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(Medical Xpress)   Latest study from the N.S. Sherlock Institute says workers fare worse when popular medications leave the market. Now STFU and GBTW. It's all in your head anyway, and we cut your psych benefits years ago   ( medicalxpress.com) divider line
    More: Followup, Labor, joint pain, Economics, Opioid, Heroin, Vioxx, Diclofenac, Skira  
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659 clicks; posted to Geek » on 29 Sep 2017 at 10:20 AM (10 weeks ago)   |   Favorite    |   share:  Share on Twitter share via Email Share on Facebook   more»



7 Comments     (+0 »)
 
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2017-09-29 09:30:28 AM  
And why would "popular medications" leave the market, exactly?  Several medications where very popular and ended up causing heart damage or greatly increased risk of catastrophic illness, were banned for safety reasons.  But what can you do about that?

It's not like a pharma company is going to voluntarily stop selling a popular product unless they're required to and the why is usually safety.
 
2017-09-29 09:54:07 AM  
Yeah, Vioxx was great for pain, but that heart attack thing seemed like a poor trade to me

/I'm funny like that
 
2017-09-29 11:11:13 AM  

MaudlinMutantMollusk: Yeah, Vioxx was great for pain, but that heart attack thing seemed like a poor trade to me

/I'm funny like that


I mean it's from a study by a college of business.

As long as those increased deaths are happening in retirement then we want those good working days for the company back.

How dare they steal from the company like that!
 
2017-09-29 05:32:18 PM  
"Considering labor supply effects and not just focusing on clinical outcomes and medical costs has potentially significant implications for regulatory decision-making and the coverage and reimbursement policies of insurance plans and national health care systems," Skira said.

Is he farking kidding us?  The FDA is supposed to keep harmful meds on the market so corporate profits don't suffer?  fark this guy, hard and hot.
 
2017-09-29 05:42:47 PM  
"The finding is from a study that analyzes the labor market effects of Vioxx, a joint pain medication that was introduced in the U.S. in 1999 and in Europe in the early 2000s and then removed from pharmacy shelves in 2004, after studies showed that it may cause an increased risk of heart attack and stroke. "

Not True.

The drug does not cause an increase in those things. It just don't prevent it. That is a side effect of other drugs used to treat joint pain. Vioxx targets a very specific type of inflammation, and does it well, but does not target other types that are associated with heart attacks and strokes. Other drugs are/were more broad spectrum anti-inflammatory.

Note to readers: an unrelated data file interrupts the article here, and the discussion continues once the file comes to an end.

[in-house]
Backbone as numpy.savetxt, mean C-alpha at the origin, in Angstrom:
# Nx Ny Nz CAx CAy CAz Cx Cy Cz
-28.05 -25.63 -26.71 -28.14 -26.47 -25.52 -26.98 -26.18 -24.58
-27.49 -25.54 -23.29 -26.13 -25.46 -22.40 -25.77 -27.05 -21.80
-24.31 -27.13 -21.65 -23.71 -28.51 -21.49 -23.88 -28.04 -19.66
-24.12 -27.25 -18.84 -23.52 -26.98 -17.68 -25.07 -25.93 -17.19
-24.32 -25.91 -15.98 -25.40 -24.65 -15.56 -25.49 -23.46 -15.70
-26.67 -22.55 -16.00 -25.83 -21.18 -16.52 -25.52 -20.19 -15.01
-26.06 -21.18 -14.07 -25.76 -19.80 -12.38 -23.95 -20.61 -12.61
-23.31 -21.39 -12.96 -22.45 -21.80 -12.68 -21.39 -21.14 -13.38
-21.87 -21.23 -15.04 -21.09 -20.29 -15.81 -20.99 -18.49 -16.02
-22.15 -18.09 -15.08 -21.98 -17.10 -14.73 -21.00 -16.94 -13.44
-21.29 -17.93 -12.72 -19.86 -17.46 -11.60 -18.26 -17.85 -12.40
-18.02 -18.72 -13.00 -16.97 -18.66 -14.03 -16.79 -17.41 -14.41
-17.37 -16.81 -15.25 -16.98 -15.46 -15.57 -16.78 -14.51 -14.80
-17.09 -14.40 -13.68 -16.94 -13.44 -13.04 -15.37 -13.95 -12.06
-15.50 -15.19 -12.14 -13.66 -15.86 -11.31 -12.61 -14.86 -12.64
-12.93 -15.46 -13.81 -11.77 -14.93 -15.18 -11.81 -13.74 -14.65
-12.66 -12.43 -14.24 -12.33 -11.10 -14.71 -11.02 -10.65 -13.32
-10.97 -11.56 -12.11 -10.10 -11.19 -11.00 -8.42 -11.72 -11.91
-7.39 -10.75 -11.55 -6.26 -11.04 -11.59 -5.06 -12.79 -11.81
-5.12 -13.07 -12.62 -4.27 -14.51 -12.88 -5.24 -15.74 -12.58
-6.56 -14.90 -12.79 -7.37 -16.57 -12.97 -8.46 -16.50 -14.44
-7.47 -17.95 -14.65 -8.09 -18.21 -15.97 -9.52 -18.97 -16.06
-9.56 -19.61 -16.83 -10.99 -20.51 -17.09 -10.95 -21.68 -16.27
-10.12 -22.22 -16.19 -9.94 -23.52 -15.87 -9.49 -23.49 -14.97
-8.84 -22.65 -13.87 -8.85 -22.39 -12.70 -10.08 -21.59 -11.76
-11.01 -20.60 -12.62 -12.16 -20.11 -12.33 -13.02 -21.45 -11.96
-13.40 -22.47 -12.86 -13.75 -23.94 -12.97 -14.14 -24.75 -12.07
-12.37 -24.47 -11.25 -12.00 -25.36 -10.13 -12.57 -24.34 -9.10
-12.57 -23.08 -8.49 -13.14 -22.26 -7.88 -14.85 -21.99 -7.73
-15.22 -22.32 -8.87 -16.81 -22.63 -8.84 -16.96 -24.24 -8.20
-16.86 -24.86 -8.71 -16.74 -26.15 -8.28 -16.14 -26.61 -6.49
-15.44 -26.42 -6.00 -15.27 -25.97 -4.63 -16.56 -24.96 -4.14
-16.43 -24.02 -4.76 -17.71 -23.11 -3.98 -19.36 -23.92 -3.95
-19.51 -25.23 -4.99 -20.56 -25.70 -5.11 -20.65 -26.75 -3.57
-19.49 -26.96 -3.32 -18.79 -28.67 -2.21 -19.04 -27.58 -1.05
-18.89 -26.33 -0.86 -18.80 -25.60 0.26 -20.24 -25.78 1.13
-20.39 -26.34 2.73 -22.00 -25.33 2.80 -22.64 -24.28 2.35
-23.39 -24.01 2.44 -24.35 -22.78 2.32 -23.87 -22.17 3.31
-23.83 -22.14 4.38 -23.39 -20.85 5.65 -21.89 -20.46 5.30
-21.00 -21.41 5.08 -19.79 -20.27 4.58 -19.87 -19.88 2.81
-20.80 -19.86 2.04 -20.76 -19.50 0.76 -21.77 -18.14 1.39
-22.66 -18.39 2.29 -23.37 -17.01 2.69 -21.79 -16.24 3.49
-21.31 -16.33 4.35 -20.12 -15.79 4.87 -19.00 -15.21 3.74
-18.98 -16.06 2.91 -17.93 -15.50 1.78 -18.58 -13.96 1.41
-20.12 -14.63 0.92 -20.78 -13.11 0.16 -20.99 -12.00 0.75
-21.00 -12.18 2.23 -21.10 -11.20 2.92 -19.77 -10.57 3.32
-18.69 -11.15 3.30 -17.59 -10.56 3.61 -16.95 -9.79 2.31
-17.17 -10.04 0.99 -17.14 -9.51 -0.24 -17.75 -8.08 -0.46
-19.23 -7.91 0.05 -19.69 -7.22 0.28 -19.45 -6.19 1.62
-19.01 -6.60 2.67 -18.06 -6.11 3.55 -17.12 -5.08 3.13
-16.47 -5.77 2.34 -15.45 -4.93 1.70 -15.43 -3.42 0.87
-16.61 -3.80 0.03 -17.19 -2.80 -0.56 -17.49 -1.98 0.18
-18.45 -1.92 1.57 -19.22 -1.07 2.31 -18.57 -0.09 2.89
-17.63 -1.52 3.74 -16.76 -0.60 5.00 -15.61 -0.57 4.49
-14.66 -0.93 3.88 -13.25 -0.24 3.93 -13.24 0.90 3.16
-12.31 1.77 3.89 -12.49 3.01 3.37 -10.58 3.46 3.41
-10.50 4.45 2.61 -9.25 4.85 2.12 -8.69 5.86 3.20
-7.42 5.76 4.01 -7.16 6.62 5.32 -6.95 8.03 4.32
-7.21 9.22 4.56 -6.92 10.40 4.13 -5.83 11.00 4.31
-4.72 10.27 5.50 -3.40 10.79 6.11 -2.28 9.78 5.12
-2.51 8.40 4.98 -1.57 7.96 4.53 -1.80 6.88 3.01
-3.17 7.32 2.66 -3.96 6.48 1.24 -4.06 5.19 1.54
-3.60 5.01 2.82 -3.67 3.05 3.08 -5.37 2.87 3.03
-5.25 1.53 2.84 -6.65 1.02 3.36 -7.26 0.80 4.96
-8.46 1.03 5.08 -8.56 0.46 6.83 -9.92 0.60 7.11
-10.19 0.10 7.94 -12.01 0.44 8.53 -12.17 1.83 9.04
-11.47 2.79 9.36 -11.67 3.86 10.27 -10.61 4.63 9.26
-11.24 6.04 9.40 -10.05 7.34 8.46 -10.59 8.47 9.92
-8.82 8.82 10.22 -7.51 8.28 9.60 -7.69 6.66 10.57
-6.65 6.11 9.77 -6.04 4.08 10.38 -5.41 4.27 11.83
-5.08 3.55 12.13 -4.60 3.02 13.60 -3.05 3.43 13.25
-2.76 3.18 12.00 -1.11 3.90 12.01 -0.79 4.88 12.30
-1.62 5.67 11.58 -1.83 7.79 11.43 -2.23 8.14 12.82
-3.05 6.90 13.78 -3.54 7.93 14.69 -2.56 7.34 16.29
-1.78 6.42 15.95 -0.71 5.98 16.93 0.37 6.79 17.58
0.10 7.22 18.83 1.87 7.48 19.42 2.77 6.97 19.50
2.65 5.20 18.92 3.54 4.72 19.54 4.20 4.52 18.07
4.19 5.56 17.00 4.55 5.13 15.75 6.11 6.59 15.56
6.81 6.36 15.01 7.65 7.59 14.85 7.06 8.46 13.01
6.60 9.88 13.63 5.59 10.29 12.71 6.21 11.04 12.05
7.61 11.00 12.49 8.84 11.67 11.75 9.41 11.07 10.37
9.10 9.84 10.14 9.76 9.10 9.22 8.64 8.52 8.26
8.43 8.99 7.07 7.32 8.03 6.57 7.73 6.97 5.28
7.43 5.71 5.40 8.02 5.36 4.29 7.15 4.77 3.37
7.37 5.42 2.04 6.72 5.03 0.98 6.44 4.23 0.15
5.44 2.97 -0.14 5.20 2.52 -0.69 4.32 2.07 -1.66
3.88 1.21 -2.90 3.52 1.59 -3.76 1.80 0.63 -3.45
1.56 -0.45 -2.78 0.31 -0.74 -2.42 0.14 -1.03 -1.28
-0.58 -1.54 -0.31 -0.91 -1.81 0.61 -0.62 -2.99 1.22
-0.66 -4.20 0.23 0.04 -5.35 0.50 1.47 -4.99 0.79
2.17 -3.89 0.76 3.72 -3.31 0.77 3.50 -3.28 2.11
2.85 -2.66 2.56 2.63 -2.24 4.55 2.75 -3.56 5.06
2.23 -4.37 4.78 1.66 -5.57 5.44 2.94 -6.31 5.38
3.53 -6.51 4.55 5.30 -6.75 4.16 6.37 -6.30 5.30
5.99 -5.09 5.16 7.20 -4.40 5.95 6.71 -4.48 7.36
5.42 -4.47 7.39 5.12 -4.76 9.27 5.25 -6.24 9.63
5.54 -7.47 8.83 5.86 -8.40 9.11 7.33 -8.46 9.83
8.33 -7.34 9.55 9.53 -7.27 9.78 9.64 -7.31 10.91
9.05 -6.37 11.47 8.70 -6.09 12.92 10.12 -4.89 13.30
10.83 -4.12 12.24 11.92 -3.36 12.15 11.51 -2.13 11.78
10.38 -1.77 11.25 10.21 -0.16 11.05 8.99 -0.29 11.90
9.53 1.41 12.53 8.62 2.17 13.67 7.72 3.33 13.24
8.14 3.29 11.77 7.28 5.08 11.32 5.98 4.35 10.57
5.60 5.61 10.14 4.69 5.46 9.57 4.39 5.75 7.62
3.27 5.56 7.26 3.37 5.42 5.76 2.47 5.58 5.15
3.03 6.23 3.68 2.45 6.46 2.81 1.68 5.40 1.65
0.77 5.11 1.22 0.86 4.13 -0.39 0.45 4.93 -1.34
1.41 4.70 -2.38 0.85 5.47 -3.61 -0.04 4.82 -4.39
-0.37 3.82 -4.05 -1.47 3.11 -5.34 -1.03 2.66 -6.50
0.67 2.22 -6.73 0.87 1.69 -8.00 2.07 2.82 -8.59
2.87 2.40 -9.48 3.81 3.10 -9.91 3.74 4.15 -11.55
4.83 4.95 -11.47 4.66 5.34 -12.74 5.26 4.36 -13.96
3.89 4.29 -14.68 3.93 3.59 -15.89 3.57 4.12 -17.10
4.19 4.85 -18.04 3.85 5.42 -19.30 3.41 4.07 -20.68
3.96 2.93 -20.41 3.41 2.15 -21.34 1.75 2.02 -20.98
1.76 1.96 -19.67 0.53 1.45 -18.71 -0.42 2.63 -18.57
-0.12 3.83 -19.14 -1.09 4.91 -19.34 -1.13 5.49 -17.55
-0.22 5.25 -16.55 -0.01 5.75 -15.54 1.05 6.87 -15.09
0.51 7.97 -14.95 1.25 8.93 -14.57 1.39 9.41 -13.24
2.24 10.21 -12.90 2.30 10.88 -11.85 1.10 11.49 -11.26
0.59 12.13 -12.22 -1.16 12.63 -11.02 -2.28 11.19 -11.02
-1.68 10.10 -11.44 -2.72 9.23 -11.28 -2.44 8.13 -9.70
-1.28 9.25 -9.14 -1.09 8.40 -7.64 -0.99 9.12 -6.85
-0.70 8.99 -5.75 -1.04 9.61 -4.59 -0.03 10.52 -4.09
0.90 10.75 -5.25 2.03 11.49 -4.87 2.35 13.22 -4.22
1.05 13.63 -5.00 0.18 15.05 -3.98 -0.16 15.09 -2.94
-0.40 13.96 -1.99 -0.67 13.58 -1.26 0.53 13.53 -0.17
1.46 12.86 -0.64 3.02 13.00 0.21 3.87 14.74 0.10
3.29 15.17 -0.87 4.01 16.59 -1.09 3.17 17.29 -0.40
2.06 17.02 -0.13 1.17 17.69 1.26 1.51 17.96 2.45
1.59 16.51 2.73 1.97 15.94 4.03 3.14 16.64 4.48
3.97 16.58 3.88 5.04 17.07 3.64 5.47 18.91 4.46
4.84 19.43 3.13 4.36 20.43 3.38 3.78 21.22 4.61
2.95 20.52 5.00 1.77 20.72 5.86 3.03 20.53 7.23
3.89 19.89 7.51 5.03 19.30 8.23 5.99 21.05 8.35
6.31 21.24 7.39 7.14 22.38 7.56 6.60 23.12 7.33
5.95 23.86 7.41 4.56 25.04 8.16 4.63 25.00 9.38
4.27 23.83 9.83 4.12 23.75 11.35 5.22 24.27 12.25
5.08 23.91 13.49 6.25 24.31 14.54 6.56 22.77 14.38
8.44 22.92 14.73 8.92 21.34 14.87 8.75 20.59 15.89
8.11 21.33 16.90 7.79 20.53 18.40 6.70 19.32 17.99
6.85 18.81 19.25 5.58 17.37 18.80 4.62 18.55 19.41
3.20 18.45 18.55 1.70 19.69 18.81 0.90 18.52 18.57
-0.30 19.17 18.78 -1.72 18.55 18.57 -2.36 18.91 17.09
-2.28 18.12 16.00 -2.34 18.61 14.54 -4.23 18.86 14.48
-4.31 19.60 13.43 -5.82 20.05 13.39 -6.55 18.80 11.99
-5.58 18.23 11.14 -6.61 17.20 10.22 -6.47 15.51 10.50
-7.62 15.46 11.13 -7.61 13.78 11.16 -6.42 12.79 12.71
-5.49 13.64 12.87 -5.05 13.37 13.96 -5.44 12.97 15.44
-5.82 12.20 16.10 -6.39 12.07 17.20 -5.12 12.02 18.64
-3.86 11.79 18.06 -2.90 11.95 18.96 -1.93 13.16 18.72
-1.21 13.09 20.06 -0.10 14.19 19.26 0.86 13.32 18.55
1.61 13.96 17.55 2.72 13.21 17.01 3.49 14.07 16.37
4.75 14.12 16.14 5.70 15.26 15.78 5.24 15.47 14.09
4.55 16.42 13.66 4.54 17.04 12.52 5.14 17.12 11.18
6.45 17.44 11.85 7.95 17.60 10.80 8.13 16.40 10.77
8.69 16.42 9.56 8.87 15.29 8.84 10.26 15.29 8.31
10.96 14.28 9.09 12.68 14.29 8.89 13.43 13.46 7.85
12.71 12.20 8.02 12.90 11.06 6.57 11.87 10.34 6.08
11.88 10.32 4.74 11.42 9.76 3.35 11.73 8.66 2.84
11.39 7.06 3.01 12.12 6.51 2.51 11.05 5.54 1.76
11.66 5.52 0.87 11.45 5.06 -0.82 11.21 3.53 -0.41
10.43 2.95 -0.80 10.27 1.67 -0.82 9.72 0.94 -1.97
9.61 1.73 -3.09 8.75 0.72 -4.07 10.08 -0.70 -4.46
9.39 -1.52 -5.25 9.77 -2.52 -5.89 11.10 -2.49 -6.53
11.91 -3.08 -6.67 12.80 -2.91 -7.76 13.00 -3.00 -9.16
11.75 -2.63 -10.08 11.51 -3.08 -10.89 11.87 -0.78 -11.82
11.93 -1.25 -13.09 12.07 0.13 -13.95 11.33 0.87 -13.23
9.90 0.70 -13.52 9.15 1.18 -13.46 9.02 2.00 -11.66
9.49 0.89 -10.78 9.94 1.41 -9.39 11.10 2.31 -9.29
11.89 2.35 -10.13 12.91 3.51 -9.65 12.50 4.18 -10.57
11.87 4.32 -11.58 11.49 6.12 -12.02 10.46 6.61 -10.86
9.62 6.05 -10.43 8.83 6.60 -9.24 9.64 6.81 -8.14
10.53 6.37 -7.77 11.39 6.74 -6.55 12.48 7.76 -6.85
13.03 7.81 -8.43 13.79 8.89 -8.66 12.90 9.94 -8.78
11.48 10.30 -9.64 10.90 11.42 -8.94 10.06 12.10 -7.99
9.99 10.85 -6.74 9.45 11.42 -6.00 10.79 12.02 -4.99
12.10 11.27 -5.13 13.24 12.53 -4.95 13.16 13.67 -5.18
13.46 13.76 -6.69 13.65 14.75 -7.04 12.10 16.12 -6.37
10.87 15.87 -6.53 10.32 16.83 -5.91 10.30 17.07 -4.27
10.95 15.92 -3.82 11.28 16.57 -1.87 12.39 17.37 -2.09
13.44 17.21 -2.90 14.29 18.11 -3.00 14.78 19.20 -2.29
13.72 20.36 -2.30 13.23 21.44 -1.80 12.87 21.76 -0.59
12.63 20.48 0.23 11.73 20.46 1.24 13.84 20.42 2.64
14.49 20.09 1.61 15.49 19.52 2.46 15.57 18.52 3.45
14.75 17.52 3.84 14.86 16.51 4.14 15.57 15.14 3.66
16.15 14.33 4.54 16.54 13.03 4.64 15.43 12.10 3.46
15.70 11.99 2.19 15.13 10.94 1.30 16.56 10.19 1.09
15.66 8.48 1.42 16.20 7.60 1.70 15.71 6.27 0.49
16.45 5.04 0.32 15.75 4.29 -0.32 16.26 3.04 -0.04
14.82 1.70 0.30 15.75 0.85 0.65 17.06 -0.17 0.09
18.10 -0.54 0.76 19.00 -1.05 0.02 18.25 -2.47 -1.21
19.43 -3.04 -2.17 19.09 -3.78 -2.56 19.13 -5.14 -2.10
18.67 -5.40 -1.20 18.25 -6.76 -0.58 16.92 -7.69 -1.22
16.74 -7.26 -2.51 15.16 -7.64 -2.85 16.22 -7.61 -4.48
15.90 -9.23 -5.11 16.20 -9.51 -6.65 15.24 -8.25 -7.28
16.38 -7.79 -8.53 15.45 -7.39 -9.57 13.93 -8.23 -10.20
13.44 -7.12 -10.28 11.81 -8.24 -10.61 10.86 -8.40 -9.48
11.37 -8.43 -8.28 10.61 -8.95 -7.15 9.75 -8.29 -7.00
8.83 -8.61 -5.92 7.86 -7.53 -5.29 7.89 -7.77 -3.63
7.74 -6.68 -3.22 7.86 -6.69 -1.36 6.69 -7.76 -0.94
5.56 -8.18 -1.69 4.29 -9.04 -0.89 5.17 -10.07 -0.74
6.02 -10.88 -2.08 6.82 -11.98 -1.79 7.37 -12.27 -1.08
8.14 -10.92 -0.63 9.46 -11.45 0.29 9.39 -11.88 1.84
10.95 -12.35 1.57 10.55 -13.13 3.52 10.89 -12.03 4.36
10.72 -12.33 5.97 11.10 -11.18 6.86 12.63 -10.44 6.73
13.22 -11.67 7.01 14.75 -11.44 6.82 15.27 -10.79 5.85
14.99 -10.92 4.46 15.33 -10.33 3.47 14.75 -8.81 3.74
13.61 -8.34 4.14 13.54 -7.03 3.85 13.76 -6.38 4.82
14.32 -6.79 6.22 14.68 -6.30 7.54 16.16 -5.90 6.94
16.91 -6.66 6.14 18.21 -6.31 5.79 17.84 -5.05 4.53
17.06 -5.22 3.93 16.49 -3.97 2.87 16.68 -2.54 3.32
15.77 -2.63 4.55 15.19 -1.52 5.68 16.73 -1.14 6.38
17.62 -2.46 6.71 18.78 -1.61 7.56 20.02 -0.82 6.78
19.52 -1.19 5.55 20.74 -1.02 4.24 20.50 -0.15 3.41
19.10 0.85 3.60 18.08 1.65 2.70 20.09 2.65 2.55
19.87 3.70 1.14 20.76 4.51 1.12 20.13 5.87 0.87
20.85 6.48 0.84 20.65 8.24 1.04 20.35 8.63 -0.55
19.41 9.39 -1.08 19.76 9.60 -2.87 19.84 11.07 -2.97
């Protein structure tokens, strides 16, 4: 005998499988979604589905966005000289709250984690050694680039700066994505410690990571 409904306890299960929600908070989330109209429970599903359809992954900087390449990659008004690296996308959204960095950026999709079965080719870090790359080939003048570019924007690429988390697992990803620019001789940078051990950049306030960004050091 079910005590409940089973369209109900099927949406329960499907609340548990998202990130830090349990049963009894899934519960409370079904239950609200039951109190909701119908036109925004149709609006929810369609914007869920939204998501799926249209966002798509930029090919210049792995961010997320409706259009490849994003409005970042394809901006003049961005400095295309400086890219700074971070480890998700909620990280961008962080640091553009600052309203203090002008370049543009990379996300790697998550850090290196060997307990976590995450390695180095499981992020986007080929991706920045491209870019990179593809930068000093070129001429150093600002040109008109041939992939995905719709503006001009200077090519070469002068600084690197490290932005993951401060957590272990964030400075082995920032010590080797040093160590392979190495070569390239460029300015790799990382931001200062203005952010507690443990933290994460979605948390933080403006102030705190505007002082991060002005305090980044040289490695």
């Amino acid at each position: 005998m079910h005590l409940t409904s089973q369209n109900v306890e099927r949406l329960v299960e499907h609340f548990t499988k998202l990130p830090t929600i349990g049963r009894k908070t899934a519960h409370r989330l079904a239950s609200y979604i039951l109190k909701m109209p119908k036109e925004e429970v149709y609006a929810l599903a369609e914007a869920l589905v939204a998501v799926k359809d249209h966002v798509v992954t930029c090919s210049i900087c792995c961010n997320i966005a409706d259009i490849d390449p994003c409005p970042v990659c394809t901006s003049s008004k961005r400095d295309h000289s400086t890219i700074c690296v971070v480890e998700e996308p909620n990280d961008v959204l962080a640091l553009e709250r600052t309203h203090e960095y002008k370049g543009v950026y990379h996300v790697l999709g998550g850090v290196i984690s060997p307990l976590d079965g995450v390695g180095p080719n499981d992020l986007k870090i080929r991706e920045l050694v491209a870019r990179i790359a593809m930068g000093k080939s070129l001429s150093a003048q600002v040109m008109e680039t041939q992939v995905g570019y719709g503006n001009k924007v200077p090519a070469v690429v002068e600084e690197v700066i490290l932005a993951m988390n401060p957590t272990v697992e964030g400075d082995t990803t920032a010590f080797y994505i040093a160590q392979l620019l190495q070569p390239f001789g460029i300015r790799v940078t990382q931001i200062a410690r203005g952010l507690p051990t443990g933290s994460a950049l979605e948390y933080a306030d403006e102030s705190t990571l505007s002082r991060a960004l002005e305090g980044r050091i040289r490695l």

2017-09-29 09:38:45 PM  

mrlewish: "The finding is from a study that analyzes the labor market effects of Vioxx, a joint pain medication that was introduced in the U.S. in 1999 and in Europe in the early 2000s and then removed from pharmacy shelves in 2004, after studies showed that it may cause an increased risk of heart attack and stroke. "

Not True.

The drug does not cause an increase in those things. It just don't prevent it. That is a side effect of other drugs used to treat joint pain. Vioxx targets a very specific type of inflammation, and does it well, but does not target other types that are associated with heart attacks and strokes. Other drugs are/were more broad spectrum anti-inflammatory.


The problem with Vioxx was that it worked well for arthritis and was prescribed to people with cardiac issues in the geriatric population. It was known that it should not be given to heart patients and this was ignored in some cases. Then, when looking at the statics, it looked like it was causing heart failure when this was really comorbidity with arthritis and cardiac issues paired with a small amount of prescribing against warnings.

A class action law suit spawned after the study and the best way to avoid paying out was to have the medication pulled from the market for,"new, dangerous side effects." They would have probably won the case, but it would have been long, expensive, and the medication would have been off the market during the case. There would have been no way to recover the litigation costs from a counter suit as well, so they were kind of backed into a corner.
 
2017-09-30 08:45:09 AM  

MaudlinMutantMollusk: Yeah, Vioxx was great for pain, but that heart attack thing seemed like a poor trade to me


The heart disease risk was to people on long-term, high dose use. I know some prior users of Vioxx that it was a life-changing drug for them in occasional, small dose use. They would gladly trade a small risk of heart disease for having a drug that enabled them to function in daily life.
 
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